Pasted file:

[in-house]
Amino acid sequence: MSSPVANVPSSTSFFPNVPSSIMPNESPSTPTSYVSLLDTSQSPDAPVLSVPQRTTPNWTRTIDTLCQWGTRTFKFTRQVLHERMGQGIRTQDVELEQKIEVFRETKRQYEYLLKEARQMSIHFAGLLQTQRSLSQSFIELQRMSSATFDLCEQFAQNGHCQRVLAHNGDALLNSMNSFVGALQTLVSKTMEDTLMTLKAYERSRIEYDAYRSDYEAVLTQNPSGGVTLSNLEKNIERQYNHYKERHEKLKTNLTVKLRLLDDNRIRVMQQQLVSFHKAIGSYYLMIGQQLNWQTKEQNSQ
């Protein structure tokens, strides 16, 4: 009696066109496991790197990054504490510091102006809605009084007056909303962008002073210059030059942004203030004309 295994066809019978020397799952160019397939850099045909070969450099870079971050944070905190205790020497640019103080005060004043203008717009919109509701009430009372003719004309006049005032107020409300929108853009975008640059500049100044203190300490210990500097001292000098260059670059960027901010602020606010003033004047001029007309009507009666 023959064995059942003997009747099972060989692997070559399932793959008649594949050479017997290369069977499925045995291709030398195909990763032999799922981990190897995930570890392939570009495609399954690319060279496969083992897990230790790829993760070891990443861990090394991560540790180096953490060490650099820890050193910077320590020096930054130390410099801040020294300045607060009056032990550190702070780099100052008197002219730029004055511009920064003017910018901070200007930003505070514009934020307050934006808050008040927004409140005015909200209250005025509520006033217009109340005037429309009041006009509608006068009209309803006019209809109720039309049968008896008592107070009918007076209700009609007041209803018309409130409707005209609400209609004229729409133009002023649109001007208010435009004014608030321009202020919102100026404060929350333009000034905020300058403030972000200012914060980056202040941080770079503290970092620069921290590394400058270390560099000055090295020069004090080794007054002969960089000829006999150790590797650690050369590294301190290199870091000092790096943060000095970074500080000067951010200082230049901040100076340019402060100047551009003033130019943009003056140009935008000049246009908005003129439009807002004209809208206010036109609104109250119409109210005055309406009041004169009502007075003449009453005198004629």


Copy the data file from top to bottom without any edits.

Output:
[in-house]
Amino acid sequence: MSSPVANVPSSTSFFPNVPSSIMPNESPSTPTSYVSLLDTSQSPDAPVLSVPQRTTPNWTRTIDTLCQWGTRTFKFTRQVLHERMGQGIRTQDVELEQKIEVFRETKRQYEYLLKEARQMSIHFAGLLQTQRSLSQSFIELQRMSSATFDLCEQFAQNGHCQRVLAHNGDALLNSMNSFVGALQTLVSKTMEDTLMTLKAYERSRIEYDAYRSDYEAVLTQNPSGGVTLSNLEKNIERQYNHYKERHEKLKTNLTVKLRLLDDNRIRVMQQQLVSFHKAIGSYYLMIGQQLNWQTKEQNSQ
């Protein structure tokens, strides 16, 4: 009696066109496991790197990054504490510091102006809605009084007056909303962008002073210059030059942004203030004309 295994066809019978020397799952160019397939850099045909070969450099870079971050944070905190205790020497640019103080005060004043203008717009919109509701009430009372003719004309006049005032107020409300929108853009975008640059500049100044203190300490210990500097001292000098260059670059960027901010602020606010003033004047001029007309009507009666 023959064995059942003997009747099972060989692997070559399932793959008649594949050479017997290369069977499925045995291709030398195909990763032999799922981990190897995930570890392939570009495609399954690319060279496969083992897990230790790829993760070891990443861990090394991560540790180096953490060490650099820890050193910077320590020096930054130390410099801040020294300045607060009056032990550190702070780099100052008197002219730029004055511009920064003017910018901070200007930003505070514009934020307050934006808050008040927004409140005015909200209250005025509520006033217009109340005037429309009041006009509608006068009209309803006019209809109720039309049968008896008592107070009918007076209700009609007041209803018309409130409707005209609400209609004229729409133009002023649109001007208010435009004014608030321009202020919102100026404060929350333009000034905020300058403030972000200012914060980056202040941080770079503290970092620069921290590394400058270390560099000055090295020069004090080794007054002969960089000829006999150790590797650690050369590294301190290199870091000092790096943060000095970074500080000067951010200082230049901040100076340019402060100047551009003033130019943009003056140009935008000049246009908005003129439009807002004209809208206010036109609104109250119409109210005055309406009041004169009502007075003449009453005198004629």